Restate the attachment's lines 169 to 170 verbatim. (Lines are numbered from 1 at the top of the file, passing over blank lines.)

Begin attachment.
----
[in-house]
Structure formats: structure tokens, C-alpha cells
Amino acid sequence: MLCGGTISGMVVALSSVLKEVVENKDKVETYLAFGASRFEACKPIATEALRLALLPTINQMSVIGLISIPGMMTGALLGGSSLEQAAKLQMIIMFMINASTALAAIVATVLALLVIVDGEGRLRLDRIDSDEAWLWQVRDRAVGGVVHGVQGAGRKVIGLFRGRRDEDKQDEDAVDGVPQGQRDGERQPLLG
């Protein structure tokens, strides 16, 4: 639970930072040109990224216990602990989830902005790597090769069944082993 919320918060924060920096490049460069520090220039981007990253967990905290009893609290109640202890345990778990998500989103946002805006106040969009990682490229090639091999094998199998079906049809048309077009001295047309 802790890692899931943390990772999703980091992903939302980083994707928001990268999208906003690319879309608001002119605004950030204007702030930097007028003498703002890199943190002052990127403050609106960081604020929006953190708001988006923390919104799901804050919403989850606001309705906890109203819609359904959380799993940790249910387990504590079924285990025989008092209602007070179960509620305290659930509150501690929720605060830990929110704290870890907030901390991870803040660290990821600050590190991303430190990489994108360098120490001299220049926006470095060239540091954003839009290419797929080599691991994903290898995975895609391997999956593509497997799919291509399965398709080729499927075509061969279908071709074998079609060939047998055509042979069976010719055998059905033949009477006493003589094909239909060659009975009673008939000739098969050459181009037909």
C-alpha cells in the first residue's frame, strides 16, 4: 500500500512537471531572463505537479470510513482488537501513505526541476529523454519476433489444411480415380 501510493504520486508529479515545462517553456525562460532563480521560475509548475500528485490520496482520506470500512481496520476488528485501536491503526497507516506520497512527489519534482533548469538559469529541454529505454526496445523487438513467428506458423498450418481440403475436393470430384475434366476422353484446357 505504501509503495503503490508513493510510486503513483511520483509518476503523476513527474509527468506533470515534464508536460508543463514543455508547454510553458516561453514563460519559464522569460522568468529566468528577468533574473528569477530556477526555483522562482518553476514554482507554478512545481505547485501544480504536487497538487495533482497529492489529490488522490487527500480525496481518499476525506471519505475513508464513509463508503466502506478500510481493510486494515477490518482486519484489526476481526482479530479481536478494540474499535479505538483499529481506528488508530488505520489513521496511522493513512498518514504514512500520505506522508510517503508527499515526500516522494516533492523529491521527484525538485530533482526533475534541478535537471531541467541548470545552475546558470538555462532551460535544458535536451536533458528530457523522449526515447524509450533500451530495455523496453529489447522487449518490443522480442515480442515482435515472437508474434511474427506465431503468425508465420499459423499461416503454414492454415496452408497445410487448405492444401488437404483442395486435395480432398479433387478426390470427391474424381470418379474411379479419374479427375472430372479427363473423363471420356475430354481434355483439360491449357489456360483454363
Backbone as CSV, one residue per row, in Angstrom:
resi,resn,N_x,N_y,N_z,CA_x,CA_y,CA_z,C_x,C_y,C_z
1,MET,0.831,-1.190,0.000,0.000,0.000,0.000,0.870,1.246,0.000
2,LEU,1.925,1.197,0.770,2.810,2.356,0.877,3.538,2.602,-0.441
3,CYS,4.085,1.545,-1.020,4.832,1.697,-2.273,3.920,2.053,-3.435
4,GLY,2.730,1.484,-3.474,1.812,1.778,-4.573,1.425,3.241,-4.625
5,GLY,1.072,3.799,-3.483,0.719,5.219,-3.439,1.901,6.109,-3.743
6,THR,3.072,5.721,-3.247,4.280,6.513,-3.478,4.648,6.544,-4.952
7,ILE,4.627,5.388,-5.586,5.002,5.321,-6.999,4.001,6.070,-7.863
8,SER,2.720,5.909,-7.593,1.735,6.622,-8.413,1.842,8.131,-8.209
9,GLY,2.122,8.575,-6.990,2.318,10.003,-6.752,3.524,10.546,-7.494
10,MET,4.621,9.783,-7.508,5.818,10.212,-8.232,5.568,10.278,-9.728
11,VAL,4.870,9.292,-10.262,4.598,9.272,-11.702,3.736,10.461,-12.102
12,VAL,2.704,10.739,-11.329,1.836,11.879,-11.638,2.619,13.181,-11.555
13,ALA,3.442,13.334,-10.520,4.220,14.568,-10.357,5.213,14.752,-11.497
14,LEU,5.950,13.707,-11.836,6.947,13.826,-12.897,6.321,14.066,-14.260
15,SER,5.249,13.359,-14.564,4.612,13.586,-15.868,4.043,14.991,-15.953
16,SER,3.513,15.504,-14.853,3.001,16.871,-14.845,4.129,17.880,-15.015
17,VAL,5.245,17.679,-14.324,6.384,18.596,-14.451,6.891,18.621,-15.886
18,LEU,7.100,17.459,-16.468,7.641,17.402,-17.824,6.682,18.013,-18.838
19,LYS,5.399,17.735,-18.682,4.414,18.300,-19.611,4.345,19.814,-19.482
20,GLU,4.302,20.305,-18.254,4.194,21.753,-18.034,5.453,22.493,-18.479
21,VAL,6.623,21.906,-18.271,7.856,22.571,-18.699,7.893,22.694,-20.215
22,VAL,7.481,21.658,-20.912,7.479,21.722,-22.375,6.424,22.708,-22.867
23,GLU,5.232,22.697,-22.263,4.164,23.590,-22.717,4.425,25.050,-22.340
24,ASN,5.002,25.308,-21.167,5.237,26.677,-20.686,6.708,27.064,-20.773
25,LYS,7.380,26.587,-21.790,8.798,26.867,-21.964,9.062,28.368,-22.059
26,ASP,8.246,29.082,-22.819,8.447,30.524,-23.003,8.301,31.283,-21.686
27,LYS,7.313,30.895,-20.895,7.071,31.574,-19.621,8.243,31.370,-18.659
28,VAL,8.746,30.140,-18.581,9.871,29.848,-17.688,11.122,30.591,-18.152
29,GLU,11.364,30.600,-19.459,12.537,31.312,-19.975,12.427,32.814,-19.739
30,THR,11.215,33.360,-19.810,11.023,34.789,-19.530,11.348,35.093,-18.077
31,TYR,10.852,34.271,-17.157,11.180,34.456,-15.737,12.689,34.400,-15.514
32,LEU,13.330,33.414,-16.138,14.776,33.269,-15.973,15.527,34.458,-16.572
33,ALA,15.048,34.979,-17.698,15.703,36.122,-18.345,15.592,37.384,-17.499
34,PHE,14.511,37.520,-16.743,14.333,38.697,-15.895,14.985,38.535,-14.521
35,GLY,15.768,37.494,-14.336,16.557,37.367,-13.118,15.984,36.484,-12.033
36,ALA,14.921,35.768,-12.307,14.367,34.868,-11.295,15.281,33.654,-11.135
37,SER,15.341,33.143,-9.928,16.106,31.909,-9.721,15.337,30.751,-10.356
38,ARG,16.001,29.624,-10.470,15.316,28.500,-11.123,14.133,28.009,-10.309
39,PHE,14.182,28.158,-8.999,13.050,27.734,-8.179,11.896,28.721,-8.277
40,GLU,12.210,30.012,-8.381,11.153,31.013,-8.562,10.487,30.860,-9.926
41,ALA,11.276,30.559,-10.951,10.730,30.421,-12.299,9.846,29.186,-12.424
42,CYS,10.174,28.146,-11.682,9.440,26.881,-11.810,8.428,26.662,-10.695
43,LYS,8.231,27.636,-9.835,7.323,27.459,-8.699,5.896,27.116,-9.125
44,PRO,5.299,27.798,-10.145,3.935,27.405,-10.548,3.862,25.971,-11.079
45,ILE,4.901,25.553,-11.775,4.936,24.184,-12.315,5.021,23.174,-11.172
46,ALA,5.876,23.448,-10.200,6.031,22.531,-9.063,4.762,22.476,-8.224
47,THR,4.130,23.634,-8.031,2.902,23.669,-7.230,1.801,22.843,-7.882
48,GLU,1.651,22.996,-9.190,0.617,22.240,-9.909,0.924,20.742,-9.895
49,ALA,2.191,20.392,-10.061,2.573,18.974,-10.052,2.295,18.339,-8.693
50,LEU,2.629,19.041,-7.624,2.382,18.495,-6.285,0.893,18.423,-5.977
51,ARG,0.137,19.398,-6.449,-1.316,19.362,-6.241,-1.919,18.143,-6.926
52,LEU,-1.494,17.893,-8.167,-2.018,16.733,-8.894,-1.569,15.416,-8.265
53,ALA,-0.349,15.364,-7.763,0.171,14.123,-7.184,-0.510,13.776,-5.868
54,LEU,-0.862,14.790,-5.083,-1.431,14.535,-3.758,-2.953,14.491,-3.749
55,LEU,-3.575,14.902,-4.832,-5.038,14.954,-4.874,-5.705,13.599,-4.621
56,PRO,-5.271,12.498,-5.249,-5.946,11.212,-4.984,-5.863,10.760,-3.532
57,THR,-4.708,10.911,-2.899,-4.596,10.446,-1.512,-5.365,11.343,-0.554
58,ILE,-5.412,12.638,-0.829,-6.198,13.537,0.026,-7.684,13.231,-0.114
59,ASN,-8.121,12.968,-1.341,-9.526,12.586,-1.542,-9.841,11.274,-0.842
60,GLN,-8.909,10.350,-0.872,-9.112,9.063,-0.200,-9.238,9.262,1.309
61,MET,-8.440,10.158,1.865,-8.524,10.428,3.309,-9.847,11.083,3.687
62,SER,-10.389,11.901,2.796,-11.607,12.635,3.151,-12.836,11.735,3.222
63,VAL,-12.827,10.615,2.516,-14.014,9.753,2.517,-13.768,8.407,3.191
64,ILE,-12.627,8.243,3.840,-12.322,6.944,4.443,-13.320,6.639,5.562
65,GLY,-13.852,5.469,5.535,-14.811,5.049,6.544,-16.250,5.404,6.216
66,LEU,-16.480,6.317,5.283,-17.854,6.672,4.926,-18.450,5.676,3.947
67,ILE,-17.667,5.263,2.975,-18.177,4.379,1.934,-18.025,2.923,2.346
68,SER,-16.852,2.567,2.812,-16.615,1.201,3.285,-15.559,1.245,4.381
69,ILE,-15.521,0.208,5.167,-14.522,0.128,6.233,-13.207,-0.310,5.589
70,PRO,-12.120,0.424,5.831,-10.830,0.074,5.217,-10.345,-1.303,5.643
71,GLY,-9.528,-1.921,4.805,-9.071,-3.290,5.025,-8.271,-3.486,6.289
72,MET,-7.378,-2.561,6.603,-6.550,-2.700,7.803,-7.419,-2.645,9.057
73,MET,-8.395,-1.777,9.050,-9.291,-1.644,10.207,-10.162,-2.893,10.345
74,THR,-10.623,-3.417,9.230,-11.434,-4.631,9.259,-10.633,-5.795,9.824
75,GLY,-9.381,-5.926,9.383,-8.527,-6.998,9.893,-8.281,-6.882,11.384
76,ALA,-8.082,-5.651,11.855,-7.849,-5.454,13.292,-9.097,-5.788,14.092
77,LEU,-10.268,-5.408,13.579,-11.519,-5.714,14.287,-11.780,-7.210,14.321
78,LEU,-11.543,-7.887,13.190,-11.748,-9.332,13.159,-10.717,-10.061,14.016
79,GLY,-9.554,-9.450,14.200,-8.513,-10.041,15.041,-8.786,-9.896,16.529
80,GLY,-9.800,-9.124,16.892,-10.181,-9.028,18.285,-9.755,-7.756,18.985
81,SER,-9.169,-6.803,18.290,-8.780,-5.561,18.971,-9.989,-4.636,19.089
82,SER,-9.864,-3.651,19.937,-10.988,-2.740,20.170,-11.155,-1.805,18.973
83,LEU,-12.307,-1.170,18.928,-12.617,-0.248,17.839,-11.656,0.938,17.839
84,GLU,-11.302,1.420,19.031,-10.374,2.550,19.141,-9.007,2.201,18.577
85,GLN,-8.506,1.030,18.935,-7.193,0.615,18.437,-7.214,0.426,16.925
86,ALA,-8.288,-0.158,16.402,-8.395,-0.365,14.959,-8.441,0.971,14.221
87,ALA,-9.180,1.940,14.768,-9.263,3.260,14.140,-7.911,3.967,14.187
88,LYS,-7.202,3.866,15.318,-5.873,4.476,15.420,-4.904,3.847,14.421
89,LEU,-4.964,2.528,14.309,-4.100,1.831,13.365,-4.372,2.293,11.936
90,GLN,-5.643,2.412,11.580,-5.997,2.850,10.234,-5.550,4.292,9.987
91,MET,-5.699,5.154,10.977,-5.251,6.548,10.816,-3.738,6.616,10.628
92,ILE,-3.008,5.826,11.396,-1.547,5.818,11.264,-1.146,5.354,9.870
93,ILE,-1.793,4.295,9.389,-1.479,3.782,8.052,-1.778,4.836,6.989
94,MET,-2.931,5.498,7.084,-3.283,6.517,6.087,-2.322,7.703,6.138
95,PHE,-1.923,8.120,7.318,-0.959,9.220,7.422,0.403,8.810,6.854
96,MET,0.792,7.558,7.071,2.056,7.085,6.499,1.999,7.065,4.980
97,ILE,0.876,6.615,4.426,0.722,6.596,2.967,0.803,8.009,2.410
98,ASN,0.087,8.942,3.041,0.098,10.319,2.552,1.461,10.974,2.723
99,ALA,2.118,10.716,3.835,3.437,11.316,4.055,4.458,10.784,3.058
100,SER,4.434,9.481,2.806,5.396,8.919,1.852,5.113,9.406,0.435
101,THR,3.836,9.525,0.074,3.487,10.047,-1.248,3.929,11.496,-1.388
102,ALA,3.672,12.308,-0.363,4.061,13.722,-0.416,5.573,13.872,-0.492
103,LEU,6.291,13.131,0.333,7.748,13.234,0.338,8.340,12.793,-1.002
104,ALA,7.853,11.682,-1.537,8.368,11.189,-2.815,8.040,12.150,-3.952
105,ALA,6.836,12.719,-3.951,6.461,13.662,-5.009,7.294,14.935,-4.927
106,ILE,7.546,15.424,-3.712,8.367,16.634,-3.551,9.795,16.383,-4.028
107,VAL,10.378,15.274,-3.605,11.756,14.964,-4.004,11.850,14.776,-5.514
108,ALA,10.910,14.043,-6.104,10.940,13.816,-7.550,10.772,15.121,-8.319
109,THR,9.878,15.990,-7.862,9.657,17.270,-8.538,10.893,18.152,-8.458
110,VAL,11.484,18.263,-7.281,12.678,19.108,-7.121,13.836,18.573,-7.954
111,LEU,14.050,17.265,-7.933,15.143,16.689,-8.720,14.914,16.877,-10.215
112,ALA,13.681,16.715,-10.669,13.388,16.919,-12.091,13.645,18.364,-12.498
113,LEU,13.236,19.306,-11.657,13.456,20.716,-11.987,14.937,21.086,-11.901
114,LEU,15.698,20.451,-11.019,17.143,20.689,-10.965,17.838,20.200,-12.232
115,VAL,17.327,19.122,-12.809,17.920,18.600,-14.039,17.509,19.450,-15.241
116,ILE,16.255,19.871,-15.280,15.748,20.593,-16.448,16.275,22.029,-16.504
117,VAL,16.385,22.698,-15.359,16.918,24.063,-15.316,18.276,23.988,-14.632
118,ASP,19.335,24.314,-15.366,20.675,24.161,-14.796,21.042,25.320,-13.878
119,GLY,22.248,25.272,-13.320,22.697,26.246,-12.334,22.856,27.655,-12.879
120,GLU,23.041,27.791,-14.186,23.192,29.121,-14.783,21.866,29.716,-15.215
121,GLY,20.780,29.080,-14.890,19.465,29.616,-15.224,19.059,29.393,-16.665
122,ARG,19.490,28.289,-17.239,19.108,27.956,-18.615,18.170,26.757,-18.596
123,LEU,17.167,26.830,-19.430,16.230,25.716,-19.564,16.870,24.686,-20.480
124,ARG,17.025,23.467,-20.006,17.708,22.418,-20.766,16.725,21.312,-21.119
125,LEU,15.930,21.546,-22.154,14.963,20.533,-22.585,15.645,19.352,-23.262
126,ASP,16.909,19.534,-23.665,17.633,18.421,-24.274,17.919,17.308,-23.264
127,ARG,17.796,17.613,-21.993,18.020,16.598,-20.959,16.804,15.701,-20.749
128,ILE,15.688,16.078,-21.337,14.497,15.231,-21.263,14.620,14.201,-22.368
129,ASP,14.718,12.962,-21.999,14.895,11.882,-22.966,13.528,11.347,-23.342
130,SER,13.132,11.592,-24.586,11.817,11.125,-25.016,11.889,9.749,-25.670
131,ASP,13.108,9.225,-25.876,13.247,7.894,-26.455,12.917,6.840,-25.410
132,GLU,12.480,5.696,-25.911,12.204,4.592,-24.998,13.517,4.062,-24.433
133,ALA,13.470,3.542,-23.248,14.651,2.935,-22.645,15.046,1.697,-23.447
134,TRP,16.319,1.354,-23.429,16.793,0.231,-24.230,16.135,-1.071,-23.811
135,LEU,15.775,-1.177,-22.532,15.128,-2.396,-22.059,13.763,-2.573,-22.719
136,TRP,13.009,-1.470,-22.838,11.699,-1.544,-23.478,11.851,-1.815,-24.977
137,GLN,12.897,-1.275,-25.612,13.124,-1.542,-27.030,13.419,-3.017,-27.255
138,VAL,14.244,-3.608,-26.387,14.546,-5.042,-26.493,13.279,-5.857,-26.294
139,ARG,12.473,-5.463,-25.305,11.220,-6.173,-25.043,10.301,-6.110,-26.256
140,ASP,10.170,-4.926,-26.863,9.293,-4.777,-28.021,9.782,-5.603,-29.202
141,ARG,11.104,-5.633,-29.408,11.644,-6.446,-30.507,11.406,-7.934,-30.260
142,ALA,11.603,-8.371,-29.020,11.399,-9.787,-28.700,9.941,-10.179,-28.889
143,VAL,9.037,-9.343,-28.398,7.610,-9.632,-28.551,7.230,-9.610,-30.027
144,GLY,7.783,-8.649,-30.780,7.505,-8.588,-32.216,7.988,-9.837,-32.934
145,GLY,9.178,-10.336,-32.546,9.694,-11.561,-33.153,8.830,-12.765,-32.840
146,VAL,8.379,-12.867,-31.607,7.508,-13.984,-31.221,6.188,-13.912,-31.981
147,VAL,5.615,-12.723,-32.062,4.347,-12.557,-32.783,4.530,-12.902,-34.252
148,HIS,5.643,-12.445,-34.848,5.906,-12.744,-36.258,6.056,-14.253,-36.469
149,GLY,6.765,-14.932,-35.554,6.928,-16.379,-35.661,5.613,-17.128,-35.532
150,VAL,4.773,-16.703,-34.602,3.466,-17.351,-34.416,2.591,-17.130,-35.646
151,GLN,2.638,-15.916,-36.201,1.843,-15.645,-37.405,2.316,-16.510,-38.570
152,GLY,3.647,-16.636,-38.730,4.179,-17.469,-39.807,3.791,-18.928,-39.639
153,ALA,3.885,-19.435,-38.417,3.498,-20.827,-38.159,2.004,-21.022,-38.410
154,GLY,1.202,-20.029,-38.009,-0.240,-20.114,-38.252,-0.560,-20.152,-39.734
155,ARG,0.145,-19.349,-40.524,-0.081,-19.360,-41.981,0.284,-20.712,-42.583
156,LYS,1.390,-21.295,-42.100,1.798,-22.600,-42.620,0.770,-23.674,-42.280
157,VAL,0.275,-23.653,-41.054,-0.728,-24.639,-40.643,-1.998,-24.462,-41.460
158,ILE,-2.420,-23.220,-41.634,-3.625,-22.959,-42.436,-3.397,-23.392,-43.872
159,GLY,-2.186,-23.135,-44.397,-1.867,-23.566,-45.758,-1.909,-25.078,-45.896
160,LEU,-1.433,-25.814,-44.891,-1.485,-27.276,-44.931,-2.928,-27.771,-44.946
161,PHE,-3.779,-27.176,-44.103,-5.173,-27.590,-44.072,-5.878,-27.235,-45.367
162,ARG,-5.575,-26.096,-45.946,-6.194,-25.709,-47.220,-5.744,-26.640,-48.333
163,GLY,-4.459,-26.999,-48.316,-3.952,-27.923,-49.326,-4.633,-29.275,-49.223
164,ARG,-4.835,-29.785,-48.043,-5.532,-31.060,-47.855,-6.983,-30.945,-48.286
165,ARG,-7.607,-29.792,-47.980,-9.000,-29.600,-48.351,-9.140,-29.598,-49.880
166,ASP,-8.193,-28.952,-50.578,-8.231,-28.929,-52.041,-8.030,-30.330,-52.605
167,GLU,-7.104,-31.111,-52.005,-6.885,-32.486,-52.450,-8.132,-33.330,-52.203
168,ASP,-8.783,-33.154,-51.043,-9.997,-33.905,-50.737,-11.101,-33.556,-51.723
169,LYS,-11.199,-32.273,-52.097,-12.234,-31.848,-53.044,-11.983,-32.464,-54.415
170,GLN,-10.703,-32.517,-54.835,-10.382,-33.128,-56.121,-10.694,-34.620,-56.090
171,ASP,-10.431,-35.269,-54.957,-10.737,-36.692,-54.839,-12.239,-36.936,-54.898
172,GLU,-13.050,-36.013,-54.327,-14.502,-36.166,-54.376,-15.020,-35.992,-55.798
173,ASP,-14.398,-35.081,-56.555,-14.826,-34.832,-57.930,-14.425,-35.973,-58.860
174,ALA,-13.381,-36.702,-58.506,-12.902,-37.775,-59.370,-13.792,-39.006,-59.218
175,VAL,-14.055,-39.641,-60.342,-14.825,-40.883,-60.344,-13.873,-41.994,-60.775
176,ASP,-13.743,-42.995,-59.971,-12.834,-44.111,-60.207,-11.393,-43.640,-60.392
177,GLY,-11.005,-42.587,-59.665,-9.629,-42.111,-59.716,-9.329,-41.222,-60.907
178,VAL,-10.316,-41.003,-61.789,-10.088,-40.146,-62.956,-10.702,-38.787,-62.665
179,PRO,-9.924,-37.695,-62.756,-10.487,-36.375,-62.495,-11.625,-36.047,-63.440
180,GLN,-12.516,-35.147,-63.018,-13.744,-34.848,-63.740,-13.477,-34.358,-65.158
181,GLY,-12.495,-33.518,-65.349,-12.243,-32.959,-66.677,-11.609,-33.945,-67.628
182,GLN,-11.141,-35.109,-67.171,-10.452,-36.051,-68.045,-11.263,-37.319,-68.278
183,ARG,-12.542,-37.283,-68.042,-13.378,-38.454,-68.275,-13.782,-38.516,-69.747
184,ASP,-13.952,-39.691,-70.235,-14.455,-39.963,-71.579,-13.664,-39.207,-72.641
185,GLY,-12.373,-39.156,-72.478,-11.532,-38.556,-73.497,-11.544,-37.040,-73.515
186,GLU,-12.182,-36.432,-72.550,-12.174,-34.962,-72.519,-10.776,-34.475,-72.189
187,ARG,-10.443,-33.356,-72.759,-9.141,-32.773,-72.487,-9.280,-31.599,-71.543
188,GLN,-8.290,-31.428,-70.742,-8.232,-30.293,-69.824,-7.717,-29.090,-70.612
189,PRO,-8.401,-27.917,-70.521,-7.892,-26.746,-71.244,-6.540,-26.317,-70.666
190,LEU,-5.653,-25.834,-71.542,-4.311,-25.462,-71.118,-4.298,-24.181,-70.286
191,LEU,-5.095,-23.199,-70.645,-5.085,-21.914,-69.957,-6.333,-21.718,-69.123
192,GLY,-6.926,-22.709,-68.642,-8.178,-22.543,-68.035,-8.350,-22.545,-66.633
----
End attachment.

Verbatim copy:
162,ARG,-5.575,-26.096,-45.946,-6.194,-25.709,-47.220,-5.744,-26.640,-48.333
163,GLY,-4.459,-26.999,-48.316,-3.952,-27.923,-49.326,-4.633,-29.275,-49.223